Sunday, September 23, 2007

Venice and Florence

Here comes our train from Padova to Venetia, on a crystal clear, sunny and mild, perfect day (the first train to come by and a much easier task now that we had done it before). The station is better looking in daylight and we knew which side of the track to stand on. We are in good spirits and trying not to let the incident of yesterday affect our vacation too much. As I said, mixed emotions, with some anger in there as well as other things.

Deciding to follow the advice of Rick Steves (one of the few books we took with us) we boarded the #3 boat to St. Marks square. This whole boat thing in Venice is like the Metro, the signs tell you how many stops and the end point is the name of the boat, so it is intuitive. The advice that Rick also gave, but we neglected to pass on to Edward was to beware of the “slow count” the boat ticket sellers are notorious for. Ed looked a little puzzled as he joined us on the boat and shortly after we left the dock verbalized that perhaps he didn’t get the right change for his 20€ note when he bought the tickets. We told him about the aforementioned practice but he didn’t find that as funny as we did for some reason. We told him that he bought the special 10€ more-than-posted boat ride. By the look on his face I think he was wondering if the water in the canal was too cold and dirty for a swim.

What a wonderful ride, and the quintessential Venice experience. Sunny, warm and clear as a bell as we watched a huge luxury cruise ship being towed into the harbor. Where are they going to put all these people that are disembarking from the various boats tied about the lagoon? Life flows on the canal. There are the gondolas, water taxis, water busses, and even the water police boats working their ways past these beautiful old mansions, and under our Rialto bridge. It is breathtaking.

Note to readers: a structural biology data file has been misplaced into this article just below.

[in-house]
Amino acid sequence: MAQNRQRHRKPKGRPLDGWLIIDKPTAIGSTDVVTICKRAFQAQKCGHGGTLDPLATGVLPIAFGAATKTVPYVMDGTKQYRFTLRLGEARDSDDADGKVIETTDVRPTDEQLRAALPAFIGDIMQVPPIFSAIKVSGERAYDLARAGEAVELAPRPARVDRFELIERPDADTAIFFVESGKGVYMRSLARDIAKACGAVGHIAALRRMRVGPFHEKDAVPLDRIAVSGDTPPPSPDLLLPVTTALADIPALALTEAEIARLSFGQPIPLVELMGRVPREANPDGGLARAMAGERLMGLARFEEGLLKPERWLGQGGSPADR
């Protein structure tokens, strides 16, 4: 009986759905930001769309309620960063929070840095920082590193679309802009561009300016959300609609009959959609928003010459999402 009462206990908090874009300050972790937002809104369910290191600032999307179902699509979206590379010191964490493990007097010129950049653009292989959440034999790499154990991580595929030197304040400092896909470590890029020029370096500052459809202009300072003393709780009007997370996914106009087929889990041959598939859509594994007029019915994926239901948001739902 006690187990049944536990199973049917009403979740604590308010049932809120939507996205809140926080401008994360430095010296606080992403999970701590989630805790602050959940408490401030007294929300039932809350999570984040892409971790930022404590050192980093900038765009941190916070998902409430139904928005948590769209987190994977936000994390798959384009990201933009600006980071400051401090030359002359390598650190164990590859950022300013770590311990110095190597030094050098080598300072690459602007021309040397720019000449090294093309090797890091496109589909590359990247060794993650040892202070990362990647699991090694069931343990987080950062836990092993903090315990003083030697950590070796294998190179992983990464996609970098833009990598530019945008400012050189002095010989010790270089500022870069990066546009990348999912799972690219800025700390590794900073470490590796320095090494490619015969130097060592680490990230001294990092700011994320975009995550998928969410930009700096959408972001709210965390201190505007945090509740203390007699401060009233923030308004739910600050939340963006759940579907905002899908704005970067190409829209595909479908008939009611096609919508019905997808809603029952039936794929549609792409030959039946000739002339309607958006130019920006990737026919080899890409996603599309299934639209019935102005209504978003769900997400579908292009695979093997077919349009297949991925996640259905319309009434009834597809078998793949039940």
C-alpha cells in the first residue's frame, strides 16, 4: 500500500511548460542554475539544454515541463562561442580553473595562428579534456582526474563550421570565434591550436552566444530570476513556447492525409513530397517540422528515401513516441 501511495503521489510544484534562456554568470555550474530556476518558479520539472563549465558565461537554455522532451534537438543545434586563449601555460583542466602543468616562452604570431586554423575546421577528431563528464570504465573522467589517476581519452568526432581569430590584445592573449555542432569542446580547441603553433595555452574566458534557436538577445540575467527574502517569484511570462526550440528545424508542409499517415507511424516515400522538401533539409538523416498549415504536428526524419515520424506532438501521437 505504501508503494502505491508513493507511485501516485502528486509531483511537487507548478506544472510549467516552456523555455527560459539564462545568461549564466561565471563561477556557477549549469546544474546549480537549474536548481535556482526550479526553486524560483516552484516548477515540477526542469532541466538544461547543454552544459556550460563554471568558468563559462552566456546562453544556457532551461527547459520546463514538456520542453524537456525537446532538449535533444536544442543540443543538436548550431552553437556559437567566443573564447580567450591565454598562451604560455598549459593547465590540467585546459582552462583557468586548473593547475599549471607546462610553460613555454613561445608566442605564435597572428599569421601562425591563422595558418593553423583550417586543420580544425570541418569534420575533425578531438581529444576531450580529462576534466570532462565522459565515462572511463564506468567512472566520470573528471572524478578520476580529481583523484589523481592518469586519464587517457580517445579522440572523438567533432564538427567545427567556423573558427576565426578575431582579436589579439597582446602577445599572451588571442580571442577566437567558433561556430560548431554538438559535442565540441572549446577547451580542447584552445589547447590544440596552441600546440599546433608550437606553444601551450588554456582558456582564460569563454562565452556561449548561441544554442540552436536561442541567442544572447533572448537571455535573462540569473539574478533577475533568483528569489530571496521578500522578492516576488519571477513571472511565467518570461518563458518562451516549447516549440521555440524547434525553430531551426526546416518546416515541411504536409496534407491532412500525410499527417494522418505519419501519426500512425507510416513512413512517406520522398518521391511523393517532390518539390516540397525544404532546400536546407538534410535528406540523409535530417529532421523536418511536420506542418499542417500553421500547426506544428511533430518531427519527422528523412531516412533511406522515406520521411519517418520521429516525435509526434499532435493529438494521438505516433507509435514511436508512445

The crowds are fierce for so early in the morning, all nationalities and dress. I forget sometimes that Venice is a city for the world to explore, not just American tourists. We did walk through the square (keeping an eye on the pigeons both above and below), saw some tourist must sees, and after some doing (getting lost), finally found ourselves outside the Teatro Fenice, one of our “must sees.” We read a fascinating book by John Berendt last year, City of Fallen Angels, about the destruction by fire and rebuilding of this famous theater. Not much to look at from the outside, but the inside is said to be spectacular, so we felt good that we had found it. Around each corner there is a picture postcard view just waiting to be captured. Edward took a great picture outside this building with the sun beaming off the gondolier’s white shirt and the colors a swirl in the canal.

We didn’t spend much time in the city, but enough, making the return from St. Marks square a pleasant walk against the oncoming pedestrian traffic. It seems there is a never ending stream of tourists making their way
over the bridge from the station. We grabbed the 12:09 train back to Padua, drove the now familiar route to the hotel, where Christina (Stefano’s wife) could not have been more helpful or nicer. We had an uneventful time leaving Padua, and headed to Firenze. It’s a longer ride than expected, and you can’t help but get a little snoozy on a pleasant summer afternoon.